From James Bowdoin10
ALS (draft): Massachusetts Historical Society
Boston Septr. 6. 1774
I am much obliged to you for introducing me to the acquaintance of General Lee. He came hither from the Southward about a month ago, when I had the pleasure of receiving by him your agreable Letter of July 28. 1773. The character you give of him is very just, and what compleats it is, that he is a hearty Friend of America.1 This may be no Recomendation of him with ministerial Politicians and2 those that very laughably stile themselves Friends of Government, who are either so weak as to see that the real Interests of Britain and America are mutual and closely connected, or seeing it are wicked enough to pursue measures destructive of both, which however from the systematic corruption prevalent they expect will turn to their own Emolument. The Several Acts of Parliament relative to this Town and Province will instamp eternal infamy on the present Administration, and tis probable that they themselves will soon See the beginning of it. The Spirit those Acts have raised throughout the Colonies is surprising. It was not propagated from Colony to Colony, but burst forth in all of them spontaneously as soon as the Acts were known, and there is reason to hope it will be productive of an union that will work out the Salvation of the whole. The Congress now holding at Philadephia which was intended to effect such an Union, it is earnestly wished may be the means of establishing on a just and constitutional basis a lasting harmony between Britain and the Colonies. In the meantime We in this Province are and shall be in a disagreable state occasioned by the above mentioned Acts. The Port-Act in all conscience cruel enough, is made much worse than it is in itself by the Executors of it, who have laid restraints not warranted by the Act, and in many instances of their Conduct have appeared destitute of every sentiment of humanity.3 This Act was intended to be temporary, but its continuance will depend on ministry: however it is to be hoped it will some time or other have an end. But the Act for reducing the Province to a military Government, from which more numerous and extensive evils will Accrue, was intended to be perpetual. The People of the Province are highly and universally incensed at it, and appear determined, even if they should stand alone, not to Submit to it, be the consequences what they may: and the other Governments, those of New England especially, are as much incensed as they, and will not suffer it to be carried into execution. Six Regiments are now here, and Genl. Gage ’tis said, has sent for two or three from Canada and expects soon a couple more from Ireland. Whether he will think these or a much greater number added to them Sufficient to enforce submission to the Act, his letters to ministry will inform them, and [in] time every body else. In apricum proferet aetas.4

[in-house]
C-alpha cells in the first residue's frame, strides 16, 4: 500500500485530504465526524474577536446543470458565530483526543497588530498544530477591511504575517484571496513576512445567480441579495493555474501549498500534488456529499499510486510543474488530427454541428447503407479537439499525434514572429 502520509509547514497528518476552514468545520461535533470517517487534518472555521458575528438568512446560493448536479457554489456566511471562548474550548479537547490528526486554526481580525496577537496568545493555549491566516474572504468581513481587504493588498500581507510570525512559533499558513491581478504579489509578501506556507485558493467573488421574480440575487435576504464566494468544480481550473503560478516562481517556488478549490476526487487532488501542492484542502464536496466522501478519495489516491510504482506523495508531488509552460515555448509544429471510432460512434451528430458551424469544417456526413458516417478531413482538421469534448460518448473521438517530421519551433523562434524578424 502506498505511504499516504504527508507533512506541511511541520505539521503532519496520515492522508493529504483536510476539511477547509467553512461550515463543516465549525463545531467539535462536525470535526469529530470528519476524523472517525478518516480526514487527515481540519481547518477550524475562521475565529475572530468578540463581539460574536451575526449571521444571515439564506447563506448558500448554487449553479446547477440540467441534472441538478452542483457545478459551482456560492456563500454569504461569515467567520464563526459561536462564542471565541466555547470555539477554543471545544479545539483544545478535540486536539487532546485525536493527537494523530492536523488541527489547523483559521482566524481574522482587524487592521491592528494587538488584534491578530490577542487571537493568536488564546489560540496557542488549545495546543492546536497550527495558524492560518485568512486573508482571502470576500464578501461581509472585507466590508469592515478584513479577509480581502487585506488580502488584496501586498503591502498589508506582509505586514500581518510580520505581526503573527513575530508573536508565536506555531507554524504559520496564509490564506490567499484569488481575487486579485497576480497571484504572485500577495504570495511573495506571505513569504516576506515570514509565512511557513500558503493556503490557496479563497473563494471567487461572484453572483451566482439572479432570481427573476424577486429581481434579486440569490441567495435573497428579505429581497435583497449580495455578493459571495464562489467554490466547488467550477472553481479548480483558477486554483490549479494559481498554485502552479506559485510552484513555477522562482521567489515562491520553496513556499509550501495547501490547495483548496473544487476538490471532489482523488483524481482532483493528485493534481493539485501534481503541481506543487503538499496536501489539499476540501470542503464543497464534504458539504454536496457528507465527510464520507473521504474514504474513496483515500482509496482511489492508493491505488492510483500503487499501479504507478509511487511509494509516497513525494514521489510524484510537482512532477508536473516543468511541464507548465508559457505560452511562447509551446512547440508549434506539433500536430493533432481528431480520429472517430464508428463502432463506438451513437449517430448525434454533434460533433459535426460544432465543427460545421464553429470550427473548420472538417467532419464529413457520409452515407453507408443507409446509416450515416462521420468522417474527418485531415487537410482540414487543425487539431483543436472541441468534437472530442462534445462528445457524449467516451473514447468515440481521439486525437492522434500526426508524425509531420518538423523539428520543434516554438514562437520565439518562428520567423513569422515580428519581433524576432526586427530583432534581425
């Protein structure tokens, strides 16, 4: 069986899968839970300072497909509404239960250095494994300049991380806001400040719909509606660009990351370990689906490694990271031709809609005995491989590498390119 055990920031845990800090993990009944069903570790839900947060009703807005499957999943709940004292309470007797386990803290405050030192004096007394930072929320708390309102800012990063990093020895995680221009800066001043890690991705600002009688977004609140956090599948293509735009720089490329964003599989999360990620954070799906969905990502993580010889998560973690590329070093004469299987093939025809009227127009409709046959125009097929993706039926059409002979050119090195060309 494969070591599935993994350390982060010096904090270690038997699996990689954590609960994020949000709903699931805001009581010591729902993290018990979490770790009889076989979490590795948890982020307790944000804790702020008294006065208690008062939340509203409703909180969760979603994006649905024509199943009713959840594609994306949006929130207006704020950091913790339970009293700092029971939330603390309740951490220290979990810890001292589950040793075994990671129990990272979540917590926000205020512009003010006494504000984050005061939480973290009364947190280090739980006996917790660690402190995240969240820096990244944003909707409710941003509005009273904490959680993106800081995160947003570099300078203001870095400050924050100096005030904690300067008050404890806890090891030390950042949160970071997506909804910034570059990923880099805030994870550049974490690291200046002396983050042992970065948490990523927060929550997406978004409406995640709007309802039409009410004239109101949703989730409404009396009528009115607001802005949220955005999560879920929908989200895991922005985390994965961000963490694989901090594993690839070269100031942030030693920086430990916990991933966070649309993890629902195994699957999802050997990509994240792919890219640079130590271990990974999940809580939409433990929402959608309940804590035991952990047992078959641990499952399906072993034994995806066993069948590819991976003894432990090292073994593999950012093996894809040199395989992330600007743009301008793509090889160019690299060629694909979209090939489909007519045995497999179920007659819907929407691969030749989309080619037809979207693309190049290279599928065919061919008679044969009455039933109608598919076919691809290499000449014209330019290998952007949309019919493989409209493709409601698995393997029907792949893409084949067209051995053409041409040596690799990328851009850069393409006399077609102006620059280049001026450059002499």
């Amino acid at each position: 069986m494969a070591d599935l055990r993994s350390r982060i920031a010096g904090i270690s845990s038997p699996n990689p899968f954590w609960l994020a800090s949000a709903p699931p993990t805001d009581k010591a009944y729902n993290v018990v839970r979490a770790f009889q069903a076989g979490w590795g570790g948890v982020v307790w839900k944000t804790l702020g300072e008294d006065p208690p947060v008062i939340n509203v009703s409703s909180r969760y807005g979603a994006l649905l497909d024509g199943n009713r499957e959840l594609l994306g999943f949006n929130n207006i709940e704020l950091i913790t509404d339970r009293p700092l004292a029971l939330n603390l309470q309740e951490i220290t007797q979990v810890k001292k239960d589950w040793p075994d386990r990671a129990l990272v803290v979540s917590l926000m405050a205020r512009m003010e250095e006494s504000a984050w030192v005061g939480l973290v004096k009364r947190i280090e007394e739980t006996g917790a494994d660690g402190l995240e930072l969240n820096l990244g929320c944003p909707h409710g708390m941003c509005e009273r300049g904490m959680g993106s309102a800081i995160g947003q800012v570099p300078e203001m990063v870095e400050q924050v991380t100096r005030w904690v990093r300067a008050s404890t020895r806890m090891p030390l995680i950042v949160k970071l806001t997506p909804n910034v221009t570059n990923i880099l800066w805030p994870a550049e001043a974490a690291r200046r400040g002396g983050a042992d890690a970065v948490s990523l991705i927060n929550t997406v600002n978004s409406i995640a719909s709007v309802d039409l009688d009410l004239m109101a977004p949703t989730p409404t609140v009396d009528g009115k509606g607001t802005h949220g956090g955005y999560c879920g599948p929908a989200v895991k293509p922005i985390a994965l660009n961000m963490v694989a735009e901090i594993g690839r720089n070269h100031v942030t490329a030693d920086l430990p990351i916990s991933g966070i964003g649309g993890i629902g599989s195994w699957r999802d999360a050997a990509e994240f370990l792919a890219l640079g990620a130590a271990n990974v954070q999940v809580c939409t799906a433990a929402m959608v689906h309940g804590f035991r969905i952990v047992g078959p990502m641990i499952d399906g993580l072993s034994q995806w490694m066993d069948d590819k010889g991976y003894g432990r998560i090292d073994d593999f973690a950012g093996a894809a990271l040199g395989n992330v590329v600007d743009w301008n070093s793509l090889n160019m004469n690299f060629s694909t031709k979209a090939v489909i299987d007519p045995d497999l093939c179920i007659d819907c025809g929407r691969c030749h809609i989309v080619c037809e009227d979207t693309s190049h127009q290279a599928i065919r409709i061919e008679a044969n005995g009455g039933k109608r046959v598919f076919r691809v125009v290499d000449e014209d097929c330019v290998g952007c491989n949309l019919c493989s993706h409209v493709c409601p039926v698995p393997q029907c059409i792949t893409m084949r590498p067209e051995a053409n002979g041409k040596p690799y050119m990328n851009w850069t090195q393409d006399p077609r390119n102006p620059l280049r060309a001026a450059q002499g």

A sort of Enthusiasm seems universally prevalent, and it has been greatly heightened by the Canada Act for the encouraging and establishing Popery. Pro Aris et focis, our all is at stake, is the general cry throughout the Country.5 Of this I have been in some measure a witness, having these two months past been journeying about the Province with Mrs. Bowdoin on account of her health: the bad state of which has prevented my attending the Congress, for which the Assembly thought proper to appoint me one of their Committee. But it is needless to enlarge on the Subject of American Affairs, as the worthy and ingenious Gentleman, Mr. Josiah Quincy junr. of distinguished abilities in the Profession of law, who does me the favour to take charge of this letter, can give you the fullest information concerning them: and his information may be depended on. To him I beg leave to refer you, and at the same time take the liberty to recommend him to your friendship and acquaintance.6